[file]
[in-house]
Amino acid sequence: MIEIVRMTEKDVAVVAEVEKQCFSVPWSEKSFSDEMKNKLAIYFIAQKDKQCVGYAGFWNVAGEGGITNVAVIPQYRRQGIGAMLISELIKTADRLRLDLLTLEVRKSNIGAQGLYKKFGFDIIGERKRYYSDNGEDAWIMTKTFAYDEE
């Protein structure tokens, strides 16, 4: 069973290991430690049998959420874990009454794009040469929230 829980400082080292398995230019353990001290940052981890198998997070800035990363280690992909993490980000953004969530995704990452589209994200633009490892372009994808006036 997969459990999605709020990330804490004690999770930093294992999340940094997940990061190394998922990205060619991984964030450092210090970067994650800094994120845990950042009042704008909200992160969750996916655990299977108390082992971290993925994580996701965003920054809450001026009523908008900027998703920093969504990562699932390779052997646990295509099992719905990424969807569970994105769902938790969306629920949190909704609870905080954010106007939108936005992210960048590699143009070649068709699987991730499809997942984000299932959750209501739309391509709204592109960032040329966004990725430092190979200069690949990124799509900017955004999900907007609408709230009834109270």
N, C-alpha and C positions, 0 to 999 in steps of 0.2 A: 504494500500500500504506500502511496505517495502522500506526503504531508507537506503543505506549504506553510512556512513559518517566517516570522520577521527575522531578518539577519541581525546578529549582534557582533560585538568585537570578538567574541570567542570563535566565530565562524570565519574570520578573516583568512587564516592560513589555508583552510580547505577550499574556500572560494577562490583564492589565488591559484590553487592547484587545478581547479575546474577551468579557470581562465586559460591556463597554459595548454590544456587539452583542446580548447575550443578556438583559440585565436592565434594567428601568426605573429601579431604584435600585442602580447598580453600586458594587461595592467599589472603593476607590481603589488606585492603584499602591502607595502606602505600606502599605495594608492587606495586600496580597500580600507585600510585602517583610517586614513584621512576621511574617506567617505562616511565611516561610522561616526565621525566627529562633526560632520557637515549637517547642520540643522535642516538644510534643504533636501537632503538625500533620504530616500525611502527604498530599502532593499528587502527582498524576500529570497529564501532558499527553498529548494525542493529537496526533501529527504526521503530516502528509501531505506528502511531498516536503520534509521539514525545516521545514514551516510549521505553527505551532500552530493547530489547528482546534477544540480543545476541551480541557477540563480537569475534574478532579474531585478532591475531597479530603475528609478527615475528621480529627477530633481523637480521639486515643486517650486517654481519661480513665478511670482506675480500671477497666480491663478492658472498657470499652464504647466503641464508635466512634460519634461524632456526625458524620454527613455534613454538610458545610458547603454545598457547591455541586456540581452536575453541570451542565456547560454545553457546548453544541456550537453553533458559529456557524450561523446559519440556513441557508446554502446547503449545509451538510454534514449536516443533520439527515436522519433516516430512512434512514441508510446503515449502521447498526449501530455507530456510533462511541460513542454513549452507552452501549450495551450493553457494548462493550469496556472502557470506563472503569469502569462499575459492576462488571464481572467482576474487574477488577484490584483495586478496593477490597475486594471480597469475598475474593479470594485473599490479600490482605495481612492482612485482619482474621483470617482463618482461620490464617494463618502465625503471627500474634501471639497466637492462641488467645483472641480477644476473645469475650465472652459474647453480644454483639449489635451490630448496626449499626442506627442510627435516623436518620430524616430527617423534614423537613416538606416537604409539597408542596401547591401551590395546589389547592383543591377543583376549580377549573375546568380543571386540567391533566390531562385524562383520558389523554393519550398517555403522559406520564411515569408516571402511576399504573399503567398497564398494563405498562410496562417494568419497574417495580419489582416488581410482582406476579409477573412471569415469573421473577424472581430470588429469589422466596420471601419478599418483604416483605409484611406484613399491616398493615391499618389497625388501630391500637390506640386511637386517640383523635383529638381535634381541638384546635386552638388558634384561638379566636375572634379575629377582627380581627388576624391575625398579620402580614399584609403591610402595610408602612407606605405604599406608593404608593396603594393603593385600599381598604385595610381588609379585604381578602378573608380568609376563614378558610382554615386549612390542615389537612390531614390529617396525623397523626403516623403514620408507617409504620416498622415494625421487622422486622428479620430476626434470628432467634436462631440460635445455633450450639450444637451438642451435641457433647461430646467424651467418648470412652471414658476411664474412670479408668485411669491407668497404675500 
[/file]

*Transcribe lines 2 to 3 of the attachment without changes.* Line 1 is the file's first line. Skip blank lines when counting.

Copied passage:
Amino acid sequence: MIEIVRMTEKDVAVVAEVEKQCFSVPWSEKSFSDEMKNKLAIYFIAQKDKQCVGYAGFWNVAGEGGITNVAVIPQYRRQGIGAMLISELIKTADRLRLDLLTLEVRKSNIGAQGLYKKFGFDIIGERKRYYSDNGEDAWIMTKTFAYDEE
């Protein structure tokens, strides 16, 4: 069973290991430690049998959420874990009454794009040469929230 829980400082080292398995230019353990001290940052981890198998997070800035990363280690992909993490980000953004969530995704990452589209994200633009490892372009994808006036 997969459990999605709020990330804490004690999770930093294992999340940094997940990061190394998922990205060619991984964030450092210090970067994650800094994120845990950042009042704008909200992160969750996916655990299977108390082992971290993925994580996701965003920054809450001026009523908008900027998703920093969504990562699932390779052997646990295509099992719905990424969807569970994105769902938790969306629920949190909704609870905080954010106007939108936005992210960048590699143009070649068709699987991730499809997942984000299932959750209501739309391509709204592109960032040329966004990725430092190979200069690949990124799509900017955004999900907007609408709230009834109270």